Statue of Aristotle

Aristotle's Four Causes

Aristotle's theory of four causes is a common topic for introduction to philosophy courses, but is interesting enough that philosophers are still interested in it today. This article summarizes the theory and each of the four types of cause that Aristotle identified.
Why Aristotle's Theory is Important

One of the most frequently taught topics in introductory philosophy courses is Aristotle's view on causality, or, more specifically, Aristotle's "four causes." The four causes are important to students' basic understanding of philosophy for several reasons. First, with just a little effort on the part of the student, the four causes theory is easy to understand. Second, it teaches students how it's possible to view a thing or an event from many different points of view. This is one of the most important philosophical lessons students can learn. Being able to think about things from different perspectives encourages creative problem solving and critical assessment. Additionally, it introduces students to a fundamentally philosophical way of thinking about the world. Philosophers question the world and try to find new and different ways of looking at various topics, and Aristotle's four causes is a prime example of this type of activity.

What Does Cause Mean Today?

To some extent, it is unfortunate that Aristotle's theory is called, in English, a theory about "causes." Today, the word "cause" is commonly used to refer to just one of Aristotle's four causes. This is because, in the time between when Aristotle lived and now, the concept of causality underwent a number of changes as human thought developed and adapted. Today, a cause is usually something that results in something else. For example, a bad skiing accident might cause a broken leg. This kind of cause is what Aristotle called efficient cause. Since this is only one of four causes, according to Aristotle, it's important to understand what Aristotle meant by cause.

What is an Aristotelian Cause?

In ancient Greek, the word for "cause" is aiton. An aiton is not only something that directly results in something else (that's the efficient cause). The best way to understand aiton is as anything that can be an answer to the question "Why?" If you think about the question "why?" in English, it's clear that the possible answers are not all the same type. For example, if you asked "Why is this casserole so good?" the answer could be "Because Grandma made it," "Because it has all fresh ingredients," "Because it's for an important occasion," "Because it was made from a good recipe," and so on. These are all, in Aristotle's terminology, causes of the casserole's high quality.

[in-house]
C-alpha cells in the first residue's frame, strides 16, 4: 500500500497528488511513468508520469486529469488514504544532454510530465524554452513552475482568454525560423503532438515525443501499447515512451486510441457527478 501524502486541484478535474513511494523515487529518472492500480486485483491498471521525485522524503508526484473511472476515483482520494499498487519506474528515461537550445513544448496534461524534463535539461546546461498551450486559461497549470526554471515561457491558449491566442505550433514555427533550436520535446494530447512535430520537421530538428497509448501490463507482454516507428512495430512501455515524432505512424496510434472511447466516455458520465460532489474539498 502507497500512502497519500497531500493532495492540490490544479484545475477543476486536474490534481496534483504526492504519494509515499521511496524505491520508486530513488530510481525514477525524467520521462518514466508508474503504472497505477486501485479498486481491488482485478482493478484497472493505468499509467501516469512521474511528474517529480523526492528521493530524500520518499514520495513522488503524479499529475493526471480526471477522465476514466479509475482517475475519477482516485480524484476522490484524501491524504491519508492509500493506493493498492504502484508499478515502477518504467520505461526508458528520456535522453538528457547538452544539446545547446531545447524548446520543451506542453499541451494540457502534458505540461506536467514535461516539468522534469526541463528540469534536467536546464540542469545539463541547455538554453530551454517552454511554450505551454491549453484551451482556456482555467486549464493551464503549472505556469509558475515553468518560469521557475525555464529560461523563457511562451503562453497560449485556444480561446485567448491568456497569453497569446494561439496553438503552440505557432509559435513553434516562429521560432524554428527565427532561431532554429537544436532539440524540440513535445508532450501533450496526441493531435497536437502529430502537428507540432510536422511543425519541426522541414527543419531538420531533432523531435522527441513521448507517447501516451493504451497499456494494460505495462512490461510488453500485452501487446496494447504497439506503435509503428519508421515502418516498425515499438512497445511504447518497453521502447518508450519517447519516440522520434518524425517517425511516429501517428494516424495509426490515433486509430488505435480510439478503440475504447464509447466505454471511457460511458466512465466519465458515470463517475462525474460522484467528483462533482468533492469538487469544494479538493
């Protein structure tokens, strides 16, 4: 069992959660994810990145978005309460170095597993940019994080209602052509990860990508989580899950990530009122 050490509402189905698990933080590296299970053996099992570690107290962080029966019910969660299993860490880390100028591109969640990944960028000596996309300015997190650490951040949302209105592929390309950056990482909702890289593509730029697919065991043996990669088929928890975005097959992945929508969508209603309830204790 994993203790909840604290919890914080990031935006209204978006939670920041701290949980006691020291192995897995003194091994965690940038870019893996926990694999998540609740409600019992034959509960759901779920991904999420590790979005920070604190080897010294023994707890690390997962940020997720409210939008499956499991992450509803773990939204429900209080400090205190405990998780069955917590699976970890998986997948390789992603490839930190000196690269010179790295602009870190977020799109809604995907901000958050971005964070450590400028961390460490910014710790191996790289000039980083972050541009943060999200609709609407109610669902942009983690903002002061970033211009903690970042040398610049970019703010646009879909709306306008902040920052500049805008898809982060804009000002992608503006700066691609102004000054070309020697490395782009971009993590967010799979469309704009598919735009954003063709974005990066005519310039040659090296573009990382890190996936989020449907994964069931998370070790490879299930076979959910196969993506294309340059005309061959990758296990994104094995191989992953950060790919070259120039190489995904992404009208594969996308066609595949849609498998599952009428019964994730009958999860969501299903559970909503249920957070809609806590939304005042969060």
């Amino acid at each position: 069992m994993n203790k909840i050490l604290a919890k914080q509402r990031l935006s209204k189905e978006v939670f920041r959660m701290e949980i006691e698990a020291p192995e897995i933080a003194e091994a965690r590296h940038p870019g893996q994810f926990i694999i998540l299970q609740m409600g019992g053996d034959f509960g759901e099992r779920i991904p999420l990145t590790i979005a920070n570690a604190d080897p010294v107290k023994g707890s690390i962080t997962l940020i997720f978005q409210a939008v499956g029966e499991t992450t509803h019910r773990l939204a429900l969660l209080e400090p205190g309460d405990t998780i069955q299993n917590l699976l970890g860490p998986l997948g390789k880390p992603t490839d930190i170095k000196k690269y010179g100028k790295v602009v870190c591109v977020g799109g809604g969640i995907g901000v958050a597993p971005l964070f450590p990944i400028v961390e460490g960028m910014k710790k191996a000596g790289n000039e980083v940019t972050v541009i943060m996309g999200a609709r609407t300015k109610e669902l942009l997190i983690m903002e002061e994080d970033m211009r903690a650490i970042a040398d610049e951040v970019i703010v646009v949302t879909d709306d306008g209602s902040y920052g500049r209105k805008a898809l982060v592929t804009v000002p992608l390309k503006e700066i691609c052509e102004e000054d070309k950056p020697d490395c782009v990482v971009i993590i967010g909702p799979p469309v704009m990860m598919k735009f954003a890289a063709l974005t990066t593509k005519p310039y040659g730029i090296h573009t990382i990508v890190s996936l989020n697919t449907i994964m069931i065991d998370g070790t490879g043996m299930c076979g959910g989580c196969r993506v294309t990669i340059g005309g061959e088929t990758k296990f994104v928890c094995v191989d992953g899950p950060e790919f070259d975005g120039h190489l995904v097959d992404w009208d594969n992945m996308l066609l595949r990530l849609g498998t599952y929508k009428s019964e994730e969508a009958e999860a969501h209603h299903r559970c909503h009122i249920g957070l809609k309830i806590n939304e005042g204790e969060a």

The Four Causes

In addition to the efficient cause (which is what we commonly understand as a "cause" today), Aristotle also identified material cause, formal cause, and final cause as types of aiton. Theoretically, every object or event should have all of these four causes. To continue with the example of the casserole from the previous paragraph, the efficient cause of the casserole is Grandma making it. Grandma caused the casserole to exist. But what about the other three types?

Material Cause

The material cause of a thing, according to Aristotle, is its ingredients or components. In the example of the casserole, the material cause is all the things that Grandma put in the casserole: green beans, mushrooms, onions, heavy cream, bread crumbs, and so on. Similarly, the material cause of a table is usually wood, the material cause of a statue is often bronze, etc.

Formal Cause

The formal cause of a thing is the pattern after which it was modeled. In the case of the casserole, the formal cause is easy to identify: Grandma's recipe caused the casserole. The recipe is not itself a casserole, but is a pattern that Grandma followed when she made the dish. In other cases, the formal causes is more difficult to see. When a carpenter makes a table, the formal cause might be a specific plan for the table that he received from someone else, but it might just be the idea of the table, which exists only in his head. The formal cause of living things is even more difficult to understand. Perhaps it is an "essence" or a definition. This is a controversial issue.

Final Cause

The fourth of Aristotle's causes is the final cause. The final cause is often called the telos of a thing and refers to the thing's purpose. The final cause of Grandma's casserole is the occasion for which she made the casserole. Perhaps it was for a family dinner, for a pot luck, for charity, or for a special event. Like the formal cause, it is difficult to say whether living things have a final cause, and many philosophers are still interested in this issue.

To summarize, Aristotle's four causes are: the efficient cause, the material cause, the formal cause, and the final cause. This is a very common philosophical topic, and is a good one to think about if you are interested in thinking philosophically.